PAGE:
biological substrates and arrays." Scientists here take procedures
formerly done with test tubes and shrink them so they can be performed
by microscopic vessels on microfluidic computer chips.
"We are making that first wafer to discover whether or not it
is worth making by mass fabrication techniques," says Montemarano.
Because corporations have adjusted their procedures so they conform
with strict ISO standards, they have lost some of their flexibility.
If so much as one knob is turned, the arduous ISO certification
must begin again. "People have come to work with us to turn knobs
and work with new gases and new materials because it would take them
a year to re-certify," he says. "We offer the advantage that,
in terms of electrical engineering, there are people here who can
make very small structures and can pattern structures with different
types of surfaces."
Industry had been working on MEMS and nanotechnology for the last
10 years and only in the last two years is there anything to show
for it, says Montemarano. "When industry works on something for
that long, there is a great deal of skepticism about how it will never
come to fruition. But the academic community and some visionaries
in industry (at Bell Labs) continued to pursue it. Now it is a
priority, and the federal government is putting forward $500 million
in research funding to make sure we move rapidly into industrial
Montemarano says that university scientists are actively looking for
biologically interesting projects to do in the clean labs and
laboratories. "In essence," says Montemarano, "we have
gone to the life science community and have asked, `Is there anything
we can do for you with nanostructures?’" The answer is yes. Wlodek
Mandecki’s initial prototyping for his company Pharmaseq —
microtransponders for drug assay and DNA testing — was done with
Sarnoff. Then Mandecki began to draw on the consulting resources and
facilities at POEM. Now Pharmaseq has prototypes of its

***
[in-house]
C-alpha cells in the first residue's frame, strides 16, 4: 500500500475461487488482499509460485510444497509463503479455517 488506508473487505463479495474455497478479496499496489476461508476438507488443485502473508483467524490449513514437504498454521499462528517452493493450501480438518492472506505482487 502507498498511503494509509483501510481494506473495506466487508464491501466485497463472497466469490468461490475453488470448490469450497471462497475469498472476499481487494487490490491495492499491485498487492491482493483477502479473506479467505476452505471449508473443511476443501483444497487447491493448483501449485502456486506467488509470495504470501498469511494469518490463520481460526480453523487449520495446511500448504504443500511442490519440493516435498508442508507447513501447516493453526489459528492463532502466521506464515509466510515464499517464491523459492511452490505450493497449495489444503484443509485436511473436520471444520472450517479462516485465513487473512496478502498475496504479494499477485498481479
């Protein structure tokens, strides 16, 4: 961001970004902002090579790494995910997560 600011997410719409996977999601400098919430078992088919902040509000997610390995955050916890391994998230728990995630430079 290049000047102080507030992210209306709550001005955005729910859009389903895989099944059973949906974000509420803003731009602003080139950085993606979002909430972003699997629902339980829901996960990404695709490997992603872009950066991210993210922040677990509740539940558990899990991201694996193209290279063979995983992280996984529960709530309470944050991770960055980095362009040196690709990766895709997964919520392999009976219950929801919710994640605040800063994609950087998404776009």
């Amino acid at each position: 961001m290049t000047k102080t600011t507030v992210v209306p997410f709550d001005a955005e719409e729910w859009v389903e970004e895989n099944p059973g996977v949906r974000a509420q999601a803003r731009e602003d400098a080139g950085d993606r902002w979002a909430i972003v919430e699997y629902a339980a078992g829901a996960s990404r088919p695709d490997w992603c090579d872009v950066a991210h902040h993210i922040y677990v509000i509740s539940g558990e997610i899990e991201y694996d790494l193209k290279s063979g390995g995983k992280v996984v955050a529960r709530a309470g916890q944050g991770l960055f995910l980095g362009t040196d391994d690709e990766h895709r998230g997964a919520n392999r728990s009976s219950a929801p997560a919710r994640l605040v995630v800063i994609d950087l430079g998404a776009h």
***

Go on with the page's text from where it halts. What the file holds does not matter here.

an equity investment from a large Japanese company, and has expanded
to 6,000 square feet at Princeton Corporate Plaza.
"We actually let users come in and work in our lab themselves,
with us," says Montemarano. "What people report to us, why
they like working in our facilities, is that there is help and support
but they have a great deal of control."
The university charges basic costs but requires the outside researcher
to work with someone on the faculty. "One of the things that I
do is help them find a faculty member to collaborate with," says
Montemarano. "By at least beginning to make it known that there
is some entrepreneurial interest and industrial collaboration, you
start to attract some people who are oriented that way."
One project, assisted by the medical expertise of Don Winkleman of
UMDNJ is to grow structured arrays of cardiac tissue and actually
be able to apply a current across electrodes, so cardiac tissue will
pulse like a heart — so scientist can try different therapeutic
activities. "With living tissue, you might expect to see fairly
directly whether the compound has the hoped-for effect" says
Troian is a first generation American whose parents came from Trieste,
Italy. She majored in solid state physics at Harvard, Class of 1980,
earned her doctor’s degree from Cornell, did post doctoral studies
in Paris, and worked for Exxon before joining Princeton’s faculty
in 1993. Her husband, Peter Thompson, owns an Internet consulting
company, Celerity Group, at 20 Nassau Street.
"Fluidic chips move incredibly small volumes of liquids from one
point to another, and most people are trying to do this by an inside
network of channels, etching silicon or glass and gluing two plates
together," says Troian. "But it is hard to push liquids
such a small space, so they use electric fields, magnetic fields,
or pumps. This requires a lot of peripheral equipment."
Troian hopes for battery-powered units small enough to continuously
measure an individual’s health. "One goal is to be able to mount
a chip on a soldier’s arm and have it draw liquids continuously. We
move the liquids on the liquid surface of a chip, using chemistry
so it will move only on prescribed pathways." The method: delicate
changes in temperature. "If one part is hot and one part is cold,
the liquid will spontaneously move to the cold. We have a prototype,
but we haven’t done it with biological fluids."
Her current funding comes from the National Science Foundation and
the defense department. "Starting a company is in the back of
my mind," says Troian. "I hope to speak to some venture